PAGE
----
Using Turn-it-in to track re-use of OERs…

…isn’t really worth the bother–a simple web search seems to work better.

I’ve wondered, somewhat idly, whether Turn-it-in (t-i-n) may be a useful way to track whether and OER has re-used on the more-or-less open web. T-i-n is plagiarism detection software, it is designed to detect plagiarism in student work by looking for resources with the same content. Simple idea: just put your original into t-i-n and see whether any resources out there have been created using it. So I used a briefing I wrote on the LOM in 2005, which we later submitted as a wikipedia article on Learning Object Metadata. Selecting a chunk of text from the wikipedia article, putting it in quotes and searching for it finds quite a few verbatim copies. But when I asked a colleague who has access to t-i-n to look for a copies of the briefing, t-i-n found four with high match values: which to be fair is enough to meet the t-i-n use case of showing that a significant amount of it had been copied (in this case to the web), but not much use for tracking the re-use of an OER.

Anyone tried anything similar?

Will using schema.org metadata improve my Google rank?

It’s a fair question to ask. Schema.org metadata is backed by Google, and has the aim of making it easier for people to find the right web pages, so does using it to describe the content of a page improve the ranking of that page in Google search results? The honest answer is “I don’t know”. The exact details of the algorithm used by Google for search result ranking are their secret; some people claim to have elucidated factors beyond the advice given by Google, but I’m not one of them. Besides, the algorithm appears to be ever changing, so what worked last week might not work next week. What I do know is that Google says:

Google doesn’t use markup for ranking purposes at this time—but rich snippets(*) can make your web pages appear more prominently in search results, so you may see an increase in traffic.

*Rich Snippets is Google’s name for the semantic mark up that it uses, be it microformats, microdata (schema.org) or RDFa.

I see no reason to disbelieve Google on this, so the answer to the question above would seem to be “no”. But how then does using schema.org make it easier for people to find the right web pages? (and let’s assume for now that yours are the right pages). Well, that’s what the second part of the what Google says is about: making pages appear more prominently in search result pages. As far as I can see this can happen in two ways. Try doing a search on Google for potato salad. Chances are you’ll see something a bit like this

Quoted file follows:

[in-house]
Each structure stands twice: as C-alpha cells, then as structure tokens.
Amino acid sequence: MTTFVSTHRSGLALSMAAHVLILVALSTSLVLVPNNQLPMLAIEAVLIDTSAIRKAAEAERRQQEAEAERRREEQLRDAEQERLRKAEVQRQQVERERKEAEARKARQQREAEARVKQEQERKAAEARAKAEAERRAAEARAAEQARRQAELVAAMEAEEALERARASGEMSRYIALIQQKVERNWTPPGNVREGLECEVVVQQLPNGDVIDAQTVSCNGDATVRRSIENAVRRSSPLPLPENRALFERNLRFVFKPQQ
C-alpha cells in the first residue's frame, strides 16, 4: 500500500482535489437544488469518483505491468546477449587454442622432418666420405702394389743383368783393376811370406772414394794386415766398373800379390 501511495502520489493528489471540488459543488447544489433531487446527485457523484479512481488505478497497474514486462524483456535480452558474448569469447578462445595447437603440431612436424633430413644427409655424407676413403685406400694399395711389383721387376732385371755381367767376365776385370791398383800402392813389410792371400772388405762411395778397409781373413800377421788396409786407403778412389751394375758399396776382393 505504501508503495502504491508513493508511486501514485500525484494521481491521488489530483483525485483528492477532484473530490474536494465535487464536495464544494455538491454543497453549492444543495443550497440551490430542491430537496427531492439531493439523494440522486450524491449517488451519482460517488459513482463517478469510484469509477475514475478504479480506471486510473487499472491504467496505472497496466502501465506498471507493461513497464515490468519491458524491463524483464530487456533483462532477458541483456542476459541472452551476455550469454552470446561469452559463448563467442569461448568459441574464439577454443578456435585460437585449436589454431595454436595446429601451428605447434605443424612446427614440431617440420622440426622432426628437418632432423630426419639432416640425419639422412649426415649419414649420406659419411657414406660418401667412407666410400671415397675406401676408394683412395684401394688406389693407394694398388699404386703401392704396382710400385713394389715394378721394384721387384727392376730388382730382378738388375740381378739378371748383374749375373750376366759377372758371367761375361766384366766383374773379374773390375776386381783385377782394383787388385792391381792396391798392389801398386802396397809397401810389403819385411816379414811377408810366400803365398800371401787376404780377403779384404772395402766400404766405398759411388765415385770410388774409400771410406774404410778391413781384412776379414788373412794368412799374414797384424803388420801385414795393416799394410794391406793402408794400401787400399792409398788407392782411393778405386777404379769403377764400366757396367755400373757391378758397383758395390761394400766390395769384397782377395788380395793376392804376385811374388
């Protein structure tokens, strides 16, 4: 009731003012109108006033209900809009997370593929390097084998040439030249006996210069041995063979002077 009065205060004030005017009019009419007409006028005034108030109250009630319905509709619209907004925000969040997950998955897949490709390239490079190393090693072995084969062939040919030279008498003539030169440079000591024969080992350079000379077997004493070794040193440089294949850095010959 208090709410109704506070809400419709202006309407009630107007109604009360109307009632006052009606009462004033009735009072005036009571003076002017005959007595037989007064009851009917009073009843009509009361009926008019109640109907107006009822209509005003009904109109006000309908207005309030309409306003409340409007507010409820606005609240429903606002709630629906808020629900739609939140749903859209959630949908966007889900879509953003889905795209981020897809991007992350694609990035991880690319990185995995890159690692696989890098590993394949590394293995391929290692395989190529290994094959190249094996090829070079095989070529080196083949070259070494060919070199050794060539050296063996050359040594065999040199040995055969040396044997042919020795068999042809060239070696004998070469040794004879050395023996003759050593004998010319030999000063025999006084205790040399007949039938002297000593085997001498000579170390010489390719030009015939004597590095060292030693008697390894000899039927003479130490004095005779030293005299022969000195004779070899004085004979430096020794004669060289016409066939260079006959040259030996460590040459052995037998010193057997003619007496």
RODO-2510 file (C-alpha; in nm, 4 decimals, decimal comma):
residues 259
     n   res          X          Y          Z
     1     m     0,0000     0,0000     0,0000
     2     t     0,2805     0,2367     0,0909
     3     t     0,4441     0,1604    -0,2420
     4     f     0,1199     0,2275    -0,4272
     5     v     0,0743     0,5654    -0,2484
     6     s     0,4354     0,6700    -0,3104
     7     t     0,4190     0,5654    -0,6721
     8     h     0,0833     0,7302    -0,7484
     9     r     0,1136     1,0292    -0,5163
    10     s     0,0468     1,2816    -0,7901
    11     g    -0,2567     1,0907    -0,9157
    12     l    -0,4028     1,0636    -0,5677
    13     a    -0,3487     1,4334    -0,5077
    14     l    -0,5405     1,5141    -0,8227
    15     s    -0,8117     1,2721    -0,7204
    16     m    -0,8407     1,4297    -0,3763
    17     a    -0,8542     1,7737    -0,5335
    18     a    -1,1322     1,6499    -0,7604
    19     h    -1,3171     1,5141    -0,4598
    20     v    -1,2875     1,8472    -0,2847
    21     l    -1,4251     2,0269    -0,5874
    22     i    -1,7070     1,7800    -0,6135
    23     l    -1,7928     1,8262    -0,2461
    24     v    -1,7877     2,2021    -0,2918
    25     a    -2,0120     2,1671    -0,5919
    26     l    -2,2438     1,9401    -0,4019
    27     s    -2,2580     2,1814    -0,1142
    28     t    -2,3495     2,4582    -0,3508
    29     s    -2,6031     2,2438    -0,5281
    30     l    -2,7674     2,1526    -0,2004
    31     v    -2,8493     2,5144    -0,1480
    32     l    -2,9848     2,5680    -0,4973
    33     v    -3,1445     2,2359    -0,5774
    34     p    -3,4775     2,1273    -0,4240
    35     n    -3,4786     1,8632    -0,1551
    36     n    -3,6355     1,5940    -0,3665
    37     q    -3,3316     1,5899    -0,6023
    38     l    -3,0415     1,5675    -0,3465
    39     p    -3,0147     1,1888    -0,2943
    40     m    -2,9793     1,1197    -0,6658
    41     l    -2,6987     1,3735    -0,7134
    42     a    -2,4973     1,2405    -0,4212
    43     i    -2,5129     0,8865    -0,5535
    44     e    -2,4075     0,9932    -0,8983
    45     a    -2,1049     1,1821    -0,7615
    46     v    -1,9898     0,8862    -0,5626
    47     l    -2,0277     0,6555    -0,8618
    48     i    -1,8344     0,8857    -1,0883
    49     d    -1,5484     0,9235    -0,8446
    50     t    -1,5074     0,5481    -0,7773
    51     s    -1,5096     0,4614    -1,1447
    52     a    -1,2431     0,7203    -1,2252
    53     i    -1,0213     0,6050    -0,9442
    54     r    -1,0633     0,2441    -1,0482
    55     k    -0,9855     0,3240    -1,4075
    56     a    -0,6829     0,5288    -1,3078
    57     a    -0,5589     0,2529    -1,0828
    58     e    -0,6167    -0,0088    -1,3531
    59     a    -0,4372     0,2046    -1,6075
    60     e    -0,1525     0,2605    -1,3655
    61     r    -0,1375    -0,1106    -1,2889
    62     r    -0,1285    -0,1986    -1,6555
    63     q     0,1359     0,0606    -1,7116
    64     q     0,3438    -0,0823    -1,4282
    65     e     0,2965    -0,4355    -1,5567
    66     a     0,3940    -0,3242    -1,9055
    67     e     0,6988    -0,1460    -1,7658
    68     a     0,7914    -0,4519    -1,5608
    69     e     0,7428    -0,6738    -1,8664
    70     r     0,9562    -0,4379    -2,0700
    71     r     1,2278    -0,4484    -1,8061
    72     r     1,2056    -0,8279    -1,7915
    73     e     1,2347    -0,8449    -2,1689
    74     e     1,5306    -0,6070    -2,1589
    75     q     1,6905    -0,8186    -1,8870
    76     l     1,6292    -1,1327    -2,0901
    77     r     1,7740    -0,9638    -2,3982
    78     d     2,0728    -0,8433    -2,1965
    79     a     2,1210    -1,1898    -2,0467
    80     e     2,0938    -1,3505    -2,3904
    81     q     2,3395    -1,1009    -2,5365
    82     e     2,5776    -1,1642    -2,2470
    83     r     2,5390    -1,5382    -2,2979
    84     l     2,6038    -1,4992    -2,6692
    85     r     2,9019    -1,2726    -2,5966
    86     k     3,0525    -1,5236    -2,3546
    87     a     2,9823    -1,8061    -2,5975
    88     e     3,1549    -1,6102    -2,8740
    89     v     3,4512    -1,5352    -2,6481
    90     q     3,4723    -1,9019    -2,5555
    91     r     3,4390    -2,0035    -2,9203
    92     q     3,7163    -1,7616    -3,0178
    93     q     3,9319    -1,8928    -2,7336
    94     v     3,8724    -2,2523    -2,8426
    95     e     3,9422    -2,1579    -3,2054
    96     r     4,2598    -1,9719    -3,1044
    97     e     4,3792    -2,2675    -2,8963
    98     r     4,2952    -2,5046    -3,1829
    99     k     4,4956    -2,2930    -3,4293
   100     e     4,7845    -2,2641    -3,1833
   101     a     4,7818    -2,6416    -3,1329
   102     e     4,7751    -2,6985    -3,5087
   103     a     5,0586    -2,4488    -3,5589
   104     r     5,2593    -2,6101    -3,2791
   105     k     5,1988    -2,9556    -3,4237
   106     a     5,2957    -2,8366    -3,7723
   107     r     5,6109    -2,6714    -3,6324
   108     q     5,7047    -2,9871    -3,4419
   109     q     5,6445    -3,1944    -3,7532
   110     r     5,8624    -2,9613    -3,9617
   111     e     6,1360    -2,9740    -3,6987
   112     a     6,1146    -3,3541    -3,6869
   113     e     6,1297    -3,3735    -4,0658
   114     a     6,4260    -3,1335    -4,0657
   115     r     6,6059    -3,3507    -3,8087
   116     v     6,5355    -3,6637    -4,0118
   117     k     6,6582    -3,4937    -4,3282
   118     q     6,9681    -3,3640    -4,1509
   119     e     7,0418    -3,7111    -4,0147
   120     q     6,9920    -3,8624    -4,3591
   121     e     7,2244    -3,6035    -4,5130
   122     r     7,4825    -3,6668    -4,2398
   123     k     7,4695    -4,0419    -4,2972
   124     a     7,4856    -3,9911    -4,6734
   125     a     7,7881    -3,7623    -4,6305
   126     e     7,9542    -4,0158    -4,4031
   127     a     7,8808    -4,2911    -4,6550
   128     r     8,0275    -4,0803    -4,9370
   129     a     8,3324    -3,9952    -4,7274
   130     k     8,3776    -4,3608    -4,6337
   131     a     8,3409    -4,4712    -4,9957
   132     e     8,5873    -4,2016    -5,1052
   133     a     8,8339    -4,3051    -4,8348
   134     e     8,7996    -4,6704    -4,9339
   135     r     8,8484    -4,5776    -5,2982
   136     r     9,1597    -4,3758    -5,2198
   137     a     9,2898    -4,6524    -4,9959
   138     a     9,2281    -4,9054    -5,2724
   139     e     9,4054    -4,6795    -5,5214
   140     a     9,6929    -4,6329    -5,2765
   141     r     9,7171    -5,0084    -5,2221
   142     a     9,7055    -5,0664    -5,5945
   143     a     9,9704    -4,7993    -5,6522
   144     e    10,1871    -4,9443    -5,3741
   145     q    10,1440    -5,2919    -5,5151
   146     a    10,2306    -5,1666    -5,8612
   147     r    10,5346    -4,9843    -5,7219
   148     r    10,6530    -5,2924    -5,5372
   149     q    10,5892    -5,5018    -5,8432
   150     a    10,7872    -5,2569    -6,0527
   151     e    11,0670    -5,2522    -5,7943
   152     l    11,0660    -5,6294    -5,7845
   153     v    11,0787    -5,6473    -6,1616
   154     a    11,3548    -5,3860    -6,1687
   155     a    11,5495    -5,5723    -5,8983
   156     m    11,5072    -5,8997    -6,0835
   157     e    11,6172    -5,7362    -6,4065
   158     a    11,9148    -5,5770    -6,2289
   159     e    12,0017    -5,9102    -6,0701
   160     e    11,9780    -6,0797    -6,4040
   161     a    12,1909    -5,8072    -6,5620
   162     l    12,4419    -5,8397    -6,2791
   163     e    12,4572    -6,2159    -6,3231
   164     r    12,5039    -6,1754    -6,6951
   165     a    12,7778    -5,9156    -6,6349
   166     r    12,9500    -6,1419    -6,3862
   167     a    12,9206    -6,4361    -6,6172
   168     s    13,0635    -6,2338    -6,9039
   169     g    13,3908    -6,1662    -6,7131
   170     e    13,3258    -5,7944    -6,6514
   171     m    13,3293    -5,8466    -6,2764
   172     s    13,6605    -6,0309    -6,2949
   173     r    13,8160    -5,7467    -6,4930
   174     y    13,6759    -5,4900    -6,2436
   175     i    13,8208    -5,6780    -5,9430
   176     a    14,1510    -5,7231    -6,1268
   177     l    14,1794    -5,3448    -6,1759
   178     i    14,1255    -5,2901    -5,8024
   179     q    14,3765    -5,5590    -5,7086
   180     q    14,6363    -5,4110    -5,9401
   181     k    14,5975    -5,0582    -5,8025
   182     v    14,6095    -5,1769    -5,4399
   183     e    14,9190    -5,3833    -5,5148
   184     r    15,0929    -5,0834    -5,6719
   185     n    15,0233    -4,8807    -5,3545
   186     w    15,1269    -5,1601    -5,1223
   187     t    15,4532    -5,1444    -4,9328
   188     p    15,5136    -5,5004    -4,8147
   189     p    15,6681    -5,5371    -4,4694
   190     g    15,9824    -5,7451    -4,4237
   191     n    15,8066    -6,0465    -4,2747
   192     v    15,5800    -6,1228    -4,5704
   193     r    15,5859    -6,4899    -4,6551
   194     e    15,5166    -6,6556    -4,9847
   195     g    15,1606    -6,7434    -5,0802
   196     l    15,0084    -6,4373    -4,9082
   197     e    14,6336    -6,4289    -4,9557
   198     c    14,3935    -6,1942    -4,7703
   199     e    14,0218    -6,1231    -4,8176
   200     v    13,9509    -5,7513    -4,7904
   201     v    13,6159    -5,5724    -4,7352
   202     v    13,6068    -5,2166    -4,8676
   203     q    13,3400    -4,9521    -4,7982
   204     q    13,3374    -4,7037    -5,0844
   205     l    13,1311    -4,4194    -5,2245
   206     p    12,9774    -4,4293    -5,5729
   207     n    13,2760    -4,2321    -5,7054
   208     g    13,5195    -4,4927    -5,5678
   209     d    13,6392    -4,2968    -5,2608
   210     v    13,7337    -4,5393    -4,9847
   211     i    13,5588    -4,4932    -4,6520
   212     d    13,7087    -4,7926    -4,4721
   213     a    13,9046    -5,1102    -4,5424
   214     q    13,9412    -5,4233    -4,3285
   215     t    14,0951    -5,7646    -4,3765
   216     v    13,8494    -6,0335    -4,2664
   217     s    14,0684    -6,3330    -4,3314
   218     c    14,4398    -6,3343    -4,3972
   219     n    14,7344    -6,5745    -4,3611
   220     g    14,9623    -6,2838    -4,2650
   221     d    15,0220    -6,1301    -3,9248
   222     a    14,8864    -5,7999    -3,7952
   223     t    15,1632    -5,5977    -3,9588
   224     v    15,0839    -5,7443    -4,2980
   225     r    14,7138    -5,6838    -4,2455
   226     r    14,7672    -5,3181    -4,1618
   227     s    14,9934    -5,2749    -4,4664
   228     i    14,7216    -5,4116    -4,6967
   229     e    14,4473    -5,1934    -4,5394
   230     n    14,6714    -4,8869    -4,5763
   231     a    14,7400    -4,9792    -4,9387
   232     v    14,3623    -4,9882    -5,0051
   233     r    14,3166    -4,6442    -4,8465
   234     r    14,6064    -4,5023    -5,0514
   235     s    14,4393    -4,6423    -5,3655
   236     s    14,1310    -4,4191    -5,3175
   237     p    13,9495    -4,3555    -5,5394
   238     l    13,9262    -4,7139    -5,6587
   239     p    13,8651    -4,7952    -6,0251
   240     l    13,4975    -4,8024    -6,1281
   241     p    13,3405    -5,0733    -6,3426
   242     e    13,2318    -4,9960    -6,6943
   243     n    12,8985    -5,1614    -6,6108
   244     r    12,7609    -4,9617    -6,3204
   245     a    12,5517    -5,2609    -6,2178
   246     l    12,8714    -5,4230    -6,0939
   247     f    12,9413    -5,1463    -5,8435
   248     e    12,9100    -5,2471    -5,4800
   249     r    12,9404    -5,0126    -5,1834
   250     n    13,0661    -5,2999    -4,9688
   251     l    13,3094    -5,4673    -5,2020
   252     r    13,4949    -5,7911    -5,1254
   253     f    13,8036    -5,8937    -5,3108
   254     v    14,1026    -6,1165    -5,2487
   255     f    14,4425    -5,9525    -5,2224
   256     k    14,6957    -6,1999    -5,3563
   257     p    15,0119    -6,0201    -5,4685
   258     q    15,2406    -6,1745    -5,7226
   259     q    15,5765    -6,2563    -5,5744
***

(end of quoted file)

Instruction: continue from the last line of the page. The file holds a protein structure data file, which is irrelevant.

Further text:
Selection from the results page for a Google search for potato salad showing enhanced search options (check boxes for specific ingredients, cooking times, calorific value) and highlighting these values in some of the result snippets.

Selection from the results page for a Google search for potato salad showing enhanced search options (check boxes for specific ingredients, cooking times, calorific value) and highlighting these values in some of the result snippets.

You see how some of the results are embellished with things like star ratings, or information like cooking time and number of calories–that’s the use of rich snippets to make a page appear more prominent.

But there’s more: the check boxes on the side allow the search results to be refined by facets such as ingredients, cooking time and calorie content. If a searcher uses those check boxes to narrow down their search, then only pages which have the relevant information marked-up using schema.org microdata (or other rich snippet mark-up) will appear in the search results.

So, while it’s a fair question to ask, the question posed here is the wrong question. It would be better to ask “will schema.org metadata help people find my pages using Google”, to which the answer is yes if Google decides to use that mark up to enhance search result pages and/or provide additional search options.

Background
I have been involved in the LRMI (Learning Resource Metadata Initiative), which has proposed extensions to schema.org for describing the educational characteristics of resources–see this post I did for Creative Commons UK for further details. I have promised a more technical briefing of the hows and whys of LRMI/Schema.org to be developed here, but given my speed of writing I wouldn’t hold my breath waiting for it.–In the meantime this is one of several questions I thought might be worth answering. If you can think of any, let me know.